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Rolling Stone Magazine: Eric Holder Has ‘No Balls’

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Attorney General Eric Holder meets with representatives from health care insurance companies as they announce a public-private partnership to curb health insurance fraud, during a meeting in the Roosevelt Room of the White House in Washington, D.C., on July 26, 2012. (credit: SAUL LOEB/AFP/Getty Images)

Attorney General Eric Holder meets with representatives from health care insurance companies as they announce a public-private partnership to curb health insurance fraud, during a meeting in the Roosevelt Room of the White House in Washington, D.C., on July 26, 2012. (credit: SAUL LOEB/AFP/Getty Images)

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WASHINGTON (CBSDC/AP) — Rolling Stone magazine has called out Attorney General Eric Holder for not pursuing criminal charges against Wall Street firm Goldman Sachs.

In an article entitled “Goldman Non-Prosecution: AG Eric Holder Has No Balls,” writer Matt Taibbi accuses Holder of not going after “smart criminals.”

“[I]t wasn’t surprising that Holder didn’t pursue criminal charges against Goldman. And that’s not just because Holder has repeatedly proven himself to be a spineless bureaucrat and obsequious political creature masquerading as a cop, and not just because rumors continue to circulate that the Obama administration – supposedly in the interests of staving off market panic – made a conscious decision sometime in early 2009 to give all of Wall Street a pass on pre-crisis offenses,” Taibbi said.

He later added: “Holder’s non-decision on Goldman is more than unsurprising. It amounts to an official announcement that the government is no longer in the business or prosecuting smart criminals. It’s pathetic. The one thing you pay any lawyer to have is balls, and our nation’s top attorney has none.”

The Justice Department announced last week it wasn’t prosecuting Goldman Sachs or its employees in a financial fraud probe.

In a written statement, the department said it conducted an exhaustive investigation of allegations brought to light by a Senate panel investigating the 2008-2009 financial crisis.

But the department added that if additional or new evidence were to emerge, it could reach a different conclusion about prosecuting Goldman.

A Senate subcommittee chaired by Sen. Carl Levin, D-Mich., in April 2011 found that Goldman marketed four sets of complex mortgage securities to banks and other investors but that the firm failed to tell clients that the securities were very risky. The Senate panel said Goldman secretly bet against the investors’ positions and deceived the investors about its own positions to shift risk from its balance sheet to theirs.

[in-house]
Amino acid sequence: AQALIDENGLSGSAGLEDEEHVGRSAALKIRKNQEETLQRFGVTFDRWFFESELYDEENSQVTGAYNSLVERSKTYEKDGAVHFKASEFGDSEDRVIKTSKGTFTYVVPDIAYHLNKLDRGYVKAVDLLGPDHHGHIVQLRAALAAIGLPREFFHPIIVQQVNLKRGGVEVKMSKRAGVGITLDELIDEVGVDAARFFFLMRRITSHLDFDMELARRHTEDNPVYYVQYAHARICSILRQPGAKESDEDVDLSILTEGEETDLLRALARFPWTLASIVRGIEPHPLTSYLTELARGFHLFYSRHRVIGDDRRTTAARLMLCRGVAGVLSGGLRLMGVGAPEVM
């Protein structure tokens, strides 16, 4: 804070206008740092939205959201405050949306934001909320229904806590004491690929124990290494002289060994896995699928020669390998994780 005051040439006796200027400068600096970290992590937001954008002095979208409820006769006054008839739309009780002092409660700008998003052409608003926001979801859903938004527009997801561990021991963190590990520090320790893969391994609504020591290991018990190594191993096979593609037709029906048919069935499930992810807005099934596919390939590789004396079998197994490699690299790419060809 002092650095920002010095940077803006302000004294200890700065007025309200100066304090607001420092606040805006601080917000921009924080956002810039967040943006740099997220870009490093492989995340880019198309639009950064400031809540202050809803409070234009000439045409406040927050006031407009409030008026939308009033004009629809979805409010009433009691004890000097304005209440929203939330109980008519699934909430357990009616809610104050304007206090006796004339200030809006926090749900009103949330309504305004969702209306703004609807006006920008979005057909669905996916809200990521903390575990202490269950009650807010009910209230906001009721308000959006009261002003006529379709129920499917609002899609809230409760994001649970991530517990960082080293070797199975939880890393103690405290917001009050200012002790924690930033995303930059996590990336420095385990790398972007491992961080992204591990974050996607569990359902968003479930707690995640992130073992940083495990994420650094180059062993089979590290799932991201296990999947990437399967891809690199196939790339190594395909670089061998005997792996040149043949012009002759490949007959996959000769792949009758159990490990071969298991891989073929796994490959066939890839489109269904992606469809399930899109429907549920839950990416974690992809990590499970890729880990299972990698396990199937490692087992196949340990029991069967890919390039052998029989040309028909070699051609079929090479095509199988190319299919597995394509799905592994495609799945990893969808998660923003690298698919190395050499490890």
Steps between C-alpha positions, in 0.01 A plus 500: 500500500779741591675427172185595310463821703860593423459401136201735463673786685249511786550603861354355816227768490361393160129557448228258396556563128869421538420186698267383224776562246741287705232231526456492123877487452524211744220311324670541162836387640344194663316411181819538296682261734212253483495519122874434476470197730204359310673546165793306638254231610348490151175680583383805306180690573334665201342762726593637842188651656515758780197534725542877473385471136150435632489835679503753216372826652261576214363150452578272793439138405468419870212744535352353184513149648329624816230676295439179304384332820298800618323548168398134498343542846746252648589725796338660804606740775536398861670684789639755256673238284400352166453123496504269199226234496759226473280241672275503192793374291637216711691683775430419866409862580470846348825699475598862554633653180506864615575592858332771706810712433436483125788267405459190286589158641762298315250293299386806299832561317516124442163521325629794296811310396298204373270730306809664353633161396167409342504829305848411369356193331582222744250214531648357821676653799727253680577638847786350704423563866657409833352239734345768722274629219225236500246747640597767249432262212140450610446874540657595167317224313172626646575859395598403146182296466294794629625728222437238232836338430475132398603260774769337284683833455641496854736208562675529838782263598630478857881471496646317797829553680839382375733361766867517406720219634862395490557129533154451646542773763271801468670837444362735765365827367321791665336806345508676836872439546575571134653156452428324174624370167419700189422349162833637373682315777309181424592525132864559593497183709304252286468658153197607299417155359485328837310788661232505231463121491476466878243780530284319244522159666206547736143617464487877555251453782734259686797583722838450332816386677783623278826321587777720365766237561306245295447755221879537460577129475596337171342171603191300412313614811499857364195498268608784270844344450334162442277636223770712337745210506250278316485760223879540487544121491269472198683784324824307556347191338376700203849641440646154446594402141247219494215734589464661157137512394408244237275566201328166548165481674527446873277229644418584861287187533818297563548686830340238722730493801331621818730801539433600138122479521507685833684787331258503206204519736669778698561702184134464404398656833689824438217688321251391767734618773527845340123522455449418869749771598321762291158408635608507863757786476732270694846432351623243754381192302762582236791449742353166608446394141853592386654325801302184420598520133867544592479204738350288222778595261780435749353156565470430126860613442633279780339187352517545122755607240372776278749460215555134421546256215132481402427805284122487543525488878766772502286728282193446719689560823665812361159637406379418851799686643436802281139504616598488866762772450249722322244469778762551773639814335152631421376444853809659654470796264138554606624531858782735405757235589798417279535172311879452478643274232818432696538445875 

The Senate panel probe turned up company emails showing Goldman employees deriding complex mortgage securities sold to banks and other investors as “junk” and “crap.”

Levin said during his subcommittee’s investigation that he believed that Goldman executives “misled the Congress” and that Goldman “gained at the expense of their clients and they used abusive practices to do it.”

Levin questioned the accuracy of testimony Goldman Sachs executives gave to Congress about whether the firm steered investors toward mortgage securities it knew likely would fail.

Goldman CEO Lloyd Blankfein told the Senate panel that the company didn’t bet against its clients and couldn’t survive without their trust. The company lost $1.2 billion in the mortgage meltdown in 2007 and 2008 that touched off the financial crisis and the worst recession since the 1930s, Blankfein testified. He also insisted that Goldman wasn’t making an aggressive negative bet – or short sale – on the mortgage market’s slide.

In 2010, Goldman agreed to pay $550 million to settle civil fraud charges by the SEC of misleading buyers of mortgage-related securities. The agreement applied to one of the four deals cited by the Senate subcommittee.

The Justice Department said it would aggressively pursue investigations of “matters affecting our financial system.” The department pointed to its probe into the manipulation of the London Interbank Offered Rate. Britain’s Barclays bank admitted in June that it had submitted false information to keep the rate low. Barclays was fined $453 million in settlements with the Justice Department, the U.S. Commodity Futures Trading Commission and British regulators.

LIBOR, as it is known, is the interest rate that banks charge each other for short-term loans. It is used as the benchmark for bank rates all over the world.

(TM and © Copyright 2012 CBS Radio Inc. and its relevant subsidiaries. CBS RADIO and EYE Logo TM and Copyright 2012 CBS Broadcasting Inc. Used under license. All Rights Reserved. This material may not be published, broadcast, rewritten, or redistributed. The Associated Press contributed to this report.)

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